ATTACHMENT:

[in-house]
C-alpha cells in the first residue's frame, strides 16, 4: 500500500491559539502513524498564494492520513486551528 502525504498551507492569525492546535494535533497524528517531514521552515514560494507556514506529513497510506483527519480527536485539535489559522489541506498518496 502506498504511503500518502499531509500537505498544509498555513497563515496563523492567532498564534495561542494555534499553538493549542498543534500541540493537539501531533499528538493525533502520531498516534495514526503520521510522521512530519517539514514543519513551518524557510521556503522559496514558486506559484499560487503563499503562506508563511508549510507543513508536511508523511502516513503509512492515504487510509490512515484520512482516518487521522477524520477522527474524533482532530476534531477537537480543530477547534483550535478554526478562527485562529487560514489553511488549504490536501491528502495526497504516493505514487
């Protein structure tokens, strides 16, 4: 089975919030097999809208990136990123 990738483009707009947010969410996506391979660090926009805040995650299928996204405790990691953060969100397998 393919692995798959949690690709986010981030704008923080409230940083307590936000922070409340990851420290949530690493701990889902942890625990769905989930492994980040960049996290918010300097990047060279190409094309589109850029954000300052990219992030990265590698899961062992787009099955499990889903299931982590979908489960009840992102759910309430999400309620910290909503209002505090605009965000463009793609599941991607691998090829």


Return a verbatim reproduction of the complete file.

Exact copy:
[in-house]
C-alpha cells in the first residue's frame, strides 16, 4: 500500500491559539502513524498564494492520513486551528 502525504498551507492569525492546535494535533497524528517531514521552515514560494507556514506529513497510506483527519480527536485539535489559522489541506498518496 502506498504511503500518502499531509500537505498544509498555513497563515496563523492567532498564534495561542494555534499553538493549542498543534500541540493537539501531533499528538493525533502520531498516534495514526503520521510522521512530519517539514514543519513551518524557510521556503522559496514558486506559484499560487503563499503562506508563511508549510507543513508536511508523511502516513503509512492515504487510509490512515484520512482516518487521522477524520477522527474524533482532530476534531477537537480543530477547534483550535478554526478562527485562529487560514489553511488549504490536501491528502495526497504516493505514487
């Protein structure tokens, strides 16, 4: 089975919030097999809208990136990123 990738483009707009947010969410996506391979660090926009805040995650299928996204405790990691953060969100397998 393919692995798959949690690709986010981030704008923080409230940083307590936000922070409340990851420290949530690493701990889902942890625990769905989930492994980040960049996290918010300097990047060279190409094309589109850029954000300052990219992030990265590698899961062992787009099955499990889903299931982590979908489960009840992102759910309430999400309620910290909503209002505090605009965000463009793609599941991607691998090829």